International Trade

  • August 31, 2017

    ITC To Probe Microfluidic Chip Imports Accused Of Infringing

    The International Trade Commission launched an investigation Wednesday into importation of microfluidic chips with genetic sequencing applications that allegedly infringe a series of patents held by life sciences and diagnostics research company Bio-Rad Laboratories Inc.

  • August 31, 2017

    CIT Says Steel Duties Don't Apply To Mexico Tube Maker

    The U.S. Court of International Trade has overturned a Commerce Department finding that mechanical tubing sent to the U.S. by a Mexican producer was subject to steel pipe anti-dumping duties, determining Wednesday the agency improperly expanded the scope of an exclusion that otherwise would have disqualified the product from tariffs.

  • August 31, 2017

    Britain's Attempts To Keep Single Market Benefits Dismissed

    The chief Brexit negotiator for the European Union said on Thursday that the U.K.’s expectations on how it will interact with the single market after it withdraws from the EU are “impossible,” as the latest round of divorce talks wrapped up.

  • August 30, 2017

    Dems Ask SEC Chair To Enforce Conflict Minerals Rule

    Two high-ranking Democratic lawmakers urged U.S. Securities and Exchange Commission Chairman Jay Clayton to have his agency "clarify immediately" that it will be enforcing its conflict minerals rule.

  • August 30, 2017

    Amarin Calls For ITC Investigation Of Omega-3 Supplements

    Amarin Pharma Inc. asked the U.S. International Trade Commission on Wednesday to investigate more than a dozen drug producers worldwide that it accused of falsely labeling their allegedly unapproved new drugs containing synthetically produced omega-3 acids as “dietary supplements.”

  • August 30, 2017

    DOJ Official Urges China To Promote Antitrust Transparency

    China’s status as a world leader means the country must have a key voice in promoting transparency and fairness in competition proceedings on a global scale, a top antitrust official with the U.S. Department of Justice said Wednesday.

  • August 30, 2017

    Hybrid Solar Cells Covered Under China Duties, CIT Rules

    The Court of International Trade affirmed the Department of Commerce’s application of dumping and subsidy duties on a California company’s hybrid solar cell imports from China Tuesday, though the ruling barred duties on goods imported predating a probe into the orders’ scope.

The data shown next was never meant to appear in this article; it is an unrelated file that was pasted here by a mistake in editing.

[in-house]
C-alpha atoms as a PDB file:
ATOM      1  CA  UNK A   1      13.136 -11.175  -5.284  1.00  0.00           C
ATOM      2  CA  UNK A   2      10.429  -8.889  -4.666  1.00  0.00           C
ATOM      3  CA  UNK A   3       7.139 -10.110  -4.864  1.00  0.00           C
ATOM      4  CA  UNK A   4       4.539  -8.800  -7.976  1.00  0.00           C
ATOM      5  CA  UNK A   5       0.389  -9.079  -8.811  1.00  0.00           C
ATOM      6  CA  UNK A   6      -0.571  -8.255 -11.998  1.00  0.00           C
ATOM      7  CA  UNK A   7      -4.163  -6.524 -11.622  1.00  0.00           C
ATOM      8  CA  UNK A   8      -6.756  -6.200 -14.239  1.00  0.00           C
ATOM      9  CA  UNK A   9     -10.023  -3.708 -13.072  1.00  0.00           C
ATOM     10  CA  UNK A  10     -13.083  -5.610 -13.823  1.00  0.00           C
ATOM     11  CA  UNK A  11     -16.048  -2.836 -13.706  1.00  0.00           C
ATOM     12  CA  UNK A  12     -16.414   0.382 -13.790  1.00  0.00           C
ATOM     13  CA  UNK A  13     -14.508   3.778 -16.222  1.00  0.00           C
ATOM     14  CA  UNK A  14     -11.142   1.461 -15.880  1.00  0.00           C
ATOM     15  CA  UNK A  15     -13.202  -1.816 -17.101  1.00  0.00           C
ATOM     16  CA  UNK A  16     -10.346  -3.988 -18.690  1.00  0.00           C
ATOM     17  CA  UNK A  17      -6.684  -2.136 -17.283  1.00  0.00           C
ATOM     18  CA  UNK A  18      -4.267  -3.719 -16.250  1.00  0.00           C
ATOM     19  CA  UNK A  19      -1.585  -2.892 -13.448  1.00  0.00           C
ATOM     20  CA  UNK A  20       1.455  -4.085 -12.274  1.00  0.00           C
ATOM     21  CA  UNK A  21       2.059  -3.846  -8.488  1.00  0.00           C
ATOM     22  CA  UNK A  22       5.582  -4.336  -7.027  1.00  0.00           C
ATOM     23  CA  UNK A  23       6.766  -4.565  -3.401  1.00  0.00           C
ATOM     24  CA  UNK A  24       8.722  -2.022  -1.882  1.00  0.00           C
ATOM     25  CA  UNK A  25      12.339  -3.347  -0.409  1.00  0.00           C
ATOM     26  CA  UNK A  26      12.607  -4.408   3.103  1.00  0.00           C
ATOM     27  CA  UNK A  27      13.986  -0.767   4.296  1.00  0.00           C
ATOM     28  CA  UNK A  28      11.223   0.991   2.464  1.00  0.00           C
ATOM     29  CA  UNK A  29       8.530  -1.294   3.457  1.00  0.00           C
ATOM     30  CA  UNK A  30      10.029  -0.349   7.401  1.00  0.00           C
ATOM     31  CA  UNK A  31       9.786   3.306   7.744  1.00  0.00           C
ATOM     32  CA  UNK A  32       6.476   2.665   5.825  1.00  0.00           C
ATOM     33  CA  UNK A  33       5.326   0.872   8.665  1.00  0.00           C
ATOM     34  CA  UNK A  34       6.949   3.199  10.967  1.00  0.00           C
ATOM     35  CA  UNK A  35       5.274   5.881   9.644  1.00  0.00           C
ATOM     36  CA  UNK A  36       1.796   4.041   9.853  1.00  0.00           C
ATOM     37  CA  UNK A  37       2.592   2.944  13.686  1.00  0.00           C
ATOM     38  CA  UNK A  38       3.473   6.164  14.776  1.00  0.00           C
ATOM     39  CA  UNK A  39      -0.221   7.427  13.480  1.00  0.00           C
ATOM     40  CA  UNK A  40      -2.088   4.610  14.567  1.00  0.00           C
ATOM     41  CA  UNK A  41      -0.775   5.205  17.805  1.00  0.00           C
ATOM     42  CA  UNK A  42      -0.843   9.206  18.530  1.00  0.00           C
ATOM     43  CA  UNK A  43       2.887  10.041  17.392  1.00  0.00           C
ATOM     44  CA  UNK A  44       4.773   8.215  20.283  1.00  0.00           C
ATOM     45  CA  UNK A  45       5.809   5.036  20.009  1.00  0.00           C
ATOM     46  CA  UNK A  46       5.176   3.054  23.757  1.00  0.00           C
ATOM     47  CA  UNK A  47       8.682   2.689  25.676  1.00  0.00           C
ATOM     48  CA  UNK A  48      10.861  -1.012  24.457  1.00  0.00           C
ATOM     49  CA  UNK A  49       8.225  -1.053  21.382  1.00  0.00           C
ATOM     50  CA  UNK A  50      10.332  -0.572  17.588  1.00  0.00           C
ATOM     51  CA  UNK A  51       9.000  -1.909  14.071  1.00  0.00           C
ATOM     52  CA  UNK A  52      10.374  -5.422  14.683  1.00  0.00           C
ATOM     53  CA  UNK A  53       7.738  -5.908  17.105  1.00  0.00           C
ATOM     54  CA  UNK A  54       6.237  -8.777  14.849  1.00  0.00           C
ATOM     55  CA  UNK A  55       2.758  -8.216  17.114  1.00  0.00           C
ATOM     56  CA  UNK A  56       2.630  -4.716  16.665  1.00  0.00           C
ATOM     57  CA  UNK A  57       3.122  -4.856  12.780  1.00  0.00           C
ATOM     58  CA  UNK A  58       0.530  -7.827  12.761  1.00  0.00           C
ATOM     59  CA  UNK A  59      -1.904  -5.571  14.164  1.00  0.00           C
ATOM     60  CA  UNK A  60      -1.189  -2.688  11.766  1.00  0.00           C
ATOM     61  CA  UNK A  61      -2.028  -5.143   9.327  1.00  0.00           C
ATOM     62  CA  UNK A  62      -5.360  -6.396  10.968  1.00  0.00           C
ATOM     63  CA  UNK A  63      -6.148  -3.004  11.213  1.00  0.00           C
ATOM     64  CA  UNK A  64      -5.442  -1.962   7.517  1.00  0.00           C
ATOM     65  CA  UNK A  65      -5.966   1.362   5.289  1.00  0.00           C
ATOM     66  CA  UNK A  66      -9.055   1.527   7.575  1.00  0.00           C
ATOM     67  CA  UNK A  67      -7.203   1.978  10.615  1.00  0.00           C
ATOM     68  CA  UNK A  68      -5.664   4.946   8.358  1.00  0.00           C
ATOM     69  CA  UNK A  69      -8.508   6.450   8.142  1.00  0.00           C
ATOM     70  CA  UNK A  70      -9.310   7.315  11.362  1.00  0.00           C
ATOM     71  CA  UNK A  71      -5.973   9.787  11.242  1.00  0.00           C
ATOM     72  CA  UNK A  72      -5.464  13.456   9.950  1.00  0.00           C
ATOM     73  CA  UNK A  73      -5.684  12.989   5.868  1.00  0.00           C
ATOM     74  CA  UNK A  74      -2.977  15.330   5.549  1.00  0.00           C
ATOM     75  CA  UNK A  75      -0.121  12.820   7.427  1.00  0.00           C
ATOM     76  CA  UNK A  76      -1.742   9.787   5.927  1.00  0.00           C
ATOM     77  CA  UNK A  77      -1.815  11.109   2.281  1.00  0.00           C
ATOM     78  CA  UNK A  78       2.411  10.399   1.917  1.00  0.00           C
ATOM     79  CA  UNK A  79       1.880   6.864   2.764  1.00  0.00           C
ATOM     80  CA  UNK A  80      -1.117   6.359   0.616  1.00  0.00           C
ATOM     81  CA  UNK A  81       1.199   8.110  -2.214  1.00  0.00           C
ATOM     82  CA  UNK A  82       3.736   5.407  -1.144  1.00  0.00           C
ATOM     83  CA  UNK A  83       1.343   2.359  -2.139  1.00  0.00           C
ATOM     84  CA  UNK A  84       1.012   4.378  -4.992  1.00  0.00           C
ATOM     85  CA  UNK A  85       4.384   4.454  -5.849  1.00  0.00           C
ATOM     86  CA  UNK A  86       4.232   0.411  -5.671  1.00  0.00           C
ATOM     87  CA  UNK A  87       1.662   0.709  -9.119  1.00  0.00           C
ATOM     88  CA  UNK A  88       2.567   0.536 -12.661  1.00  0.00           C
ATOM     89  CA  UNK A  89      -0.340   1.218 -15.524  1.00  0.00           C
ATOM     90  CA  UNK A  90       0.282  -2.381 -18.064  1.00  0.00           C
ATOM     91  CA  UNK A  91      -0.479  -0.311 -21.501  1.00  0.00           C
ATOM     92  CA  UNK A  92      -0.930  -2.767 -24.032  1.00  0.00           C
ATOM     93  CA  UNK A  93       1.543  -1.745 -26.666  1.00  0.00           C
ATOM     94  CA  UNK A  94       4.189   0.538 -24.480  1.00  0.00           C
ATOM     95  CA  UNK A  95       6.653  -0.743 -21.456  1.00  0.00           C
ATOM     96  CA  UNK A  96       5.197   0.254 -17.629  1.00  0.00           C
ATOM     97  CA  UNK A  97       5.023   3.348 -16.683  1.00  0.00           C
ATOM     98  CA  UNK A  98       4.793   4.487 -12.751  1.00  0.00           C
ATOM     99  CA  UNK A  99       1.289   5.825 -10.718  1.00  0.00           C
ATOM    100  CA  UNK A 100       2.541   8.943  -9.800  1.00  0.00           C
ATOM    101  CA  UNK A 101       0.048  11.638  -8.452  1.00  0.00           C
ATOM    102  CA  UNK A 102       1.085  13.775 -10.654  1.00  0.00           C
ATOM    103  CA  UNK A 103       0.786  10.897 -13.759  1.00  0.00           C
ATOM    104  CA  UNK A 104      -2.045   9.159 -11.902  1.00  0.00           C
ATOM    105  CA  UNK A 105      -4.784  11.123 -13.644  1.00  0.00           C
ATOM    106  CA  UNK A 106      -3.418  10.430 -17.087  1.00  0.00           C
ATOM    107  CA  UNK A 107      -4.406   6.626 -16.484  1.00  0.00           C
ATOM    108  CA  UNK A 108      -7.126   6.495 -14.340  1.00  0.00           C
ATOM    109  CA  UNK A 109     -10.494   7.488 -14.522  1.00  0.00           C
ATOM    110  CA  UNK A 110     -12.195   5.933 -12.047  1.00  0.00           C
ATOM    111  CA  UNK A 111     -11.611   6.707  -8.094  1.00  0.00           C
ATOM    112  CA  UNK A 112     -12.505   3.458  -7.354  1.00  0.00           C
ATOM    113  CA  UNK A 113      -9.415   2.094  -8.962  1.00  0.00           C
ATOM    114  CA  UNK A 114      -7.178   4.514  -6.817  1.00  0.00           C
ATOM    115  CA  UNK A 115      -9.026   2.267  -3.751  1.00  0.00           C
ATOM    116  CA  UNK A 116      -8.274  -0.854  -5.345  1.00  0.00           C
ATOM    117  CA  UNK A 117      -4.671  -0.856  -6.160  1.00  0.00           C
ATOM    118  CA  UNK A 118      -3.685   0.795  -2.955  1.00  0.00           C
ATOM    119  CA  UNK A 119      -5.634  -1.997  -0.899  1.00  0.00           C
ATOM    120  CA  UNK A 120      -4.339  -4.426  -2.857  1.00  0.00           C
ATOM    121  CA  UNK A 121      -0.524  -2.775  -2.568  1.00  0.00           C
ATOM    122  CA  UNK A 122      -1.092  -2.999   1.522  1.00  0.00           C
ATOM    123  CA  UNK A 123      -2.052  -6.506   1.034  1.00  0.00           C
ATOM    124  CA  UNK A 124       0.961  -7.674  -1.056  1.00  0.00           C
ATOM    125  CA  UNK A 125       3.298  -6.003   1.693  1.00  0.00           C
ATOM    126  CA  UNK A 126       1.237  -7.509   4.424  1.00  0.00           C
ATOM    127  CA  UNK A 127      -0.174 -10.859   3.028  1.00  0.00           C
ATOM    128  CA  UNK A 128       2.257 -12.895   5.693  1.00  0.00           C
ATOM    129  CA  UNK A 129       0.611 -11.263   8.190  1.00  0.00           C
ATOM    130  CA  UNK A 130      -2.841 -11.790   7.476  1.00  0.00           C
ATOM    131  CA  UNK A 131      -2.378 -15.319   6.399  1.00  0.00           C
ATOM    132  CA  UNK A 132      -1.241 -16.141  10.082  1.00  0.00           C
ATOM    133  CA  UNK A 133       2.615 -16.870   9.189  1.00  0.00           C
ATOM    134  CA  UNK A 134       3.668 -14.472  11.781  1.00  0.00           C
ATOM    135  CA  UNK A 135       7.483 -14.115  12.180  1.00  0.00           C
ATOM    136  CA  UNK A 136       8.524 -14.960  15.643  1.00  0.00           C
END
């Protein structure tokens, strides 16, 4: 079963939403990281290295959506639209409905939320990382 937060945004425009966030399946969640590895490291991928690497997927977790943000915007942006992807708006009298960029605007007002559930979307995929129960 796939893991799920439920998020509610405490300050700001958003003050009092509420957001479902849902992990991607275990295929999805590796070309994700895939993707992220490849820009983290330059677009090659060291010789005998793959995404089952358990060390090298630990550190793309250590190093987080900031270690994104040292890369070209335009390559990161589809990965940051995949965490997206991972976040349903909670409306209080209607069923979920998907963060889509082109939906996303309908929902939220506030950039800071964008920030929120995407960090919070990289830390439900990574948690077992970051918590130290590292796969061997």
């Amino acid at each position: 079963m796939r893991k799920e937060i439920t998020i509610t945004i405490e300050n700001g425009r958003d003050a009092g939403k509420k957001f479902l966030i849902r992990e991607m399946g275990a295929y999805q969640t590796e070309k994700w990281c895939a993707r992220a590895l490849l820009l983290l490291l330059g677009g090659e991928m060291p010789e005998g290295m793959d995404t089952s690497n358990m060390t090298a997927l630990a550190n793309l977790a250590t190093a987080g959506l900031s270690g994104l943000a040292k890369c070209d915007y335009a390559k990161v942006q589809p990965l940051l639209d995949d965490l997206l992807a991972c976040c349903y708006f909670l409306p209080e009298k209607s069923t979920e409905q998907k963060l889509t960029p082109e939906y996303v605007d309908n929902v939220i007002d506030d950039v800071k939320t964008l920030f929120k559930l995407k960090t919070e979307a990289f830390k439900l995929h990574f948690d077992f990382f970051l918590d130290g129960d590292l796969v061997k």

• August 30, 2017

    ITC Approves New Tariffs On Taiwanese Rebar

    The Trump administration will enact new anti-dumping duties ranging up to 32 percent on Taiwanese steel rebar after the U.S. International Trade Commission ruled Wednesday that the dumped merchandise is threatening domestic producers.

  • August 30, 2017

    WTO Strikes Down Brazilian Tax Breaks On Cars, Tech Goods

    A World Trade Organization panel on Wednesday faulted a series of Brazilian tax breaks and subsidies for cars and information technology products, ruling that those measures provided an unfair advantage to domestic producers and handing a win to the European Union and Japan.

  • August 30, 2017

    EU Parliament Brexit Chief Bemoans 'Slow Progress' In Talks

    A transition period will be needed to finalize the terms of a future trading relationship between the EU and the U.K. because of the slow progress made in negotiations so far, the European Parliament's Brexit coordinator said on Wednesday.

  • August 29, 2017

    Qualcomm Drops 1 Of 6 Patents In ITC IPhone Import Probe

    Less than three weeks into an International Trade Commission investigation into Apple Inc., Qualcomm Inc. has dropped one of six patents it complains iPhones illegally incorporate from the probe.